As a brick-and-mortar or online retailer, you must take steps to protect your business from common retail risks. Companies are faced with inherent risks, mainly because the retail industry is faced with changing trends and designs. Retail managers are encouraged to embrace dynamics like changing consumer preferences, vast online options, and global economic uncertainty.
They have to balance several factors like quality, price, brand image, location, marketing skills, and expense tracking. They mostly have to be wary of cybersecurity risks that threaten to siphon off private data. Here’s a list of the top risk factors managers must learn and keep a close eye close on.
Data Breaches and Digital Theft
According to a TransUnion blog post report, cyber fraud stands at approximately $31 billion in 2020. Digital criminals mainly target online retailers in several ways. For example, they use phishing scams to convince unsuspecting employees to reveal their credit card information.
An attack disguised as a distributed denial-of-service can send a company on its knees by crippling its servers and preventing transactions. It overwhelms a website with hundreds of requests from IP addresses that are probably compromised.
Once the website is overloaded, it slows down and temporarily goes offline. Customers can’t access the website or complete orders, and this leads to loss of business. Criminals can also hack the physical point-of-sale systems of brick-and-mortar retailers.
A retail manager can manage this risk by replacing the outdated PoS equipment. It’s also recommendable to hire cybersecurity specialists to audit the software and systems.
According to a Verizon report, 34% of the cyber-attacks in 2019 were facilitated by internal employees. Employees are increasingly becoming easy targets for intentional and unintentional data leaks. Retailers need to have policies about the use of personal USB devices at the workplace. In the past, these have been used to capture massive information that helps fraudsters attack a business.
Businesses that store goods in warehouses can be affected by weather events and natural disasters. Natural disasters not only damage physical structures but also frequently cause power outages. This results in product losses, especially for retail outlets that sell perishable goods.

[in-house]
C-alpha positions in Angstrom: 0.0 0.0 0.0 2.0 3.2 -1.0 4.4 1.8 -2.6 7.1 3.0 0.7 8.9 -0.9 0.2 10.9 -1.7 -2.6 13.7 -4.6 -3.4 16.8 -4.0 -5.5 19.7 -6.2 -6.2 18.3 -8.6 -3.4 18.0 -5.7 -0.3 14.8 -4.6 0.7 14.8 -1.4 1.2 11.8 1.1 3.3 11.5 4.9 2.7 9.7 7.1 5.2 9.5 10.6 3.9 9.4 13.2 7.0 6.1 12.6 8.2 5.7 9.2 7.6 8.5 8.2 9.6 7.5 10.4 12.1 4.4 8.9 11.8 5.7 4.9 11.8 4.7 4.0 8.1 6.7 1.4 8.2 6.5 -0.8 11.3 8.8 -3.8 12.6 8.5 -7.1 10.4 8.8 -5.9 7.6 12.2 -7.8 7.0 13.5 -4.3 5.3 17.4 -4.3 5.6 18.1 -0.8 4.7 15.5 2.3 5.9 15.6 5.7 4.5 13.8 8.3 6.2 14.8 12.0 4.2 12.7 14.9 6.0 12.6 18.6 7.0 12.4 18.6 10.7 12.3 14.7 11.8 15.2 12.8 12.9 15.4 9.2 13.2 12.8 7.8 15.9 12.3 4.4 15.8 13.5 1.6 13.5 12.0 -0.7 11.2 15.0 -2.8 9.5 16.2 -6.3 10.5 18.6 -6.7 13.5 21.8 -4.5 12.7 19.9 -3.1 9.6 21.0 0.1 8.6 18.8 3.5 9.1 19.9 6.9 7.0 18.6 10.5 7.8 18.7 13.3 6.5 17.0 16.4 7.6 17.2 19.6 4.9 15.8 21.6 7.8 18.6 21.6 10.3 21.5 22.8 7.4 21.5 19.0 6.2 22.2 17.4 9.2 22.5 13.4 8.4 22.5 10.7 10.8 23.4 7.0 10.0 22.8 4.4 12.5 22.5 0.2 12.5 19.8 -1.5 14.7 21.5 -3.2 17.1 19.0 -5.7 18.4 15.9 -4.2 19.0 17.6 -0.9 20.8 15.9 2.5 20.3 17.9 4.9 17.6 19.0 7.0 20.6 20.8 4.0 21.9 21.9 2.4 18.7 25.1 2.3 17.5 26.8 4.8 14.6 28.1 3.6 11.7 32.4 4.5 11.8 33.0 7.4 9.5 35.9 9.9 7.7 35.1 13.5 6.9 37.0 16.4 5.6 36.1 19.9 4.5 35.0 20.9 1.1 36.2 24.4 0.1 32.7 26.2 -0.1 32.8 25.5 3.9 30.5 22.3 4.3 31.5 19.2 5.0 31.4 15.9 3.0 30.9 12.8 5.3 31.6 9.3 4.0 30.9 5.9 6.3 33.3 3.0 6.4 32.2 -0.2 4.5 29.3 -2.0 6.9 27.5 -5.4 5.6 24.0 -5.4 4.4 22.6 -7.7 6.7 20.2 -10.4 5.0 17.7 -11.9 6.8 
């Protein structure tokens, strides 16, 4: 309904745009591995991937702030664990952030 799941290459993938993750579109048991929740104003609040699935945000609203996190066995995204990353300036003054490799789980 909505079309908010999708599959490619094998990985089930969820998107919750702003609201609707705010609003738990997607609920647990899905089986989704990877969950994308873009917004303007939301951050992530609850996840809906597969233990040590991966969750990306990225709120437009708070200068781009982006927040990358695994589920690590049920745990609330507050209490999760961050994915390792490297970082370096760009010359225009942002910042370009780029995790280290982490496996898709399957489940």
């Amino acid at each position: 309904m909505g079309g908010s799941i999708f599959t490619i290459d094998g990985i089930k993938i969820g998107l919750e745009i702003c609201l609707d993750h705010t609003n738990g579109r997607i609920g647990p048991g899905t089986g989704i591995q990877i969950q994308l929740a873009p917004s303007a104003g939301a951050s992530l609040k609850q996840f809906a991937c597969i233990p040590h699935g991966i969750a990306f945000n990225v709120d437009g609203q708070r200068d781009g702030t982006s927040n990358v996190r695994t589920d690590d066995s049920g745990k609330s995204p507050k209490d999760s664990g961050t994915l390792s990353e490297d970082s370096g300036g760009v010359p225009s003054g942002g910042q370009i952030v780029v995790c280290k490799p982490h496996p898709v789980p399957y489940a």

A retail risk management strategy entails purchasing commercial property insurance and customizing it accordingly. Some general retail insurance policies can also cover inventory damages.
Physical Theft of Items
Retail store operators have been faced with the risk of losing items to shoplifters and criminals for a long time. Data from the National Retail Foundation shows that retailers incurred theft losses of more than $50 billion in 2018.
Retail managers can thwart this risk by installing physical security systems like sensor-product tags and labels. They should also invest in video-monitoring equipment and locked display cases for small valuable items.
It’s also crucial to train employees to be on the lookout for shoplifters. Some traditional telltale signs of thieves include attempting to distract employees, switch price tags, and move in large groups. A good risk management strategy entails purchasing industry-specific inventory insurance covering fires, theft, and other losses.
Not Monitoring Competitors
Failing to monitor the activities of your competitors may not be an obvious risk. However, it can put your retail business in jeopardy if you lose your customers to your rivals. For example, a grocery retail business with no online business can check how its competitors are performing on social media platforms.
If most of the rivals are marketing themselves online, it would be wise to establish a digital presence. It also helps to research their prices to develop a competitive pricing edge.
Lack of Technical, Communication, and Negotiation Skills
For many retail businesses, having a balanced mix of these skills is usually just wishful thinking. It’s not uncommon to come across professionals with excellent technical but no communication skills. Others are great at relating with customers but can’t defend their products as they lack the necessary knowledge.
While technical skills are easier to develop than soft skills, the latter is more important in influencing customers. The ideal risk manager must know how to relate with people as much as they know about their products.
Retail businesses face the risk of forced closure due to several factors. For example, disasters like coronavirus can lead to unplanned closure or loss of income. Vandalism or fire outbreaks can also lead to an untold loss of a steady source of income.
Consider getting business interruption insurance that protects unforeseen closure. Unfortunately, losses due to Covid-19 might not be covered in such policies.
Avoid the temptation to cancel your business insurance if faced with closure amid a pandemic. This could lead to more damage in the long-term as it leaves your business unprotected against other risks.
A retail manager can’t afford to ignore risks that face a retail business. Retail stores have a substantial investment in equipment and inventory, alongside the physical structure. All these require comprehensive vulnerability management solutions.
Check out PAZO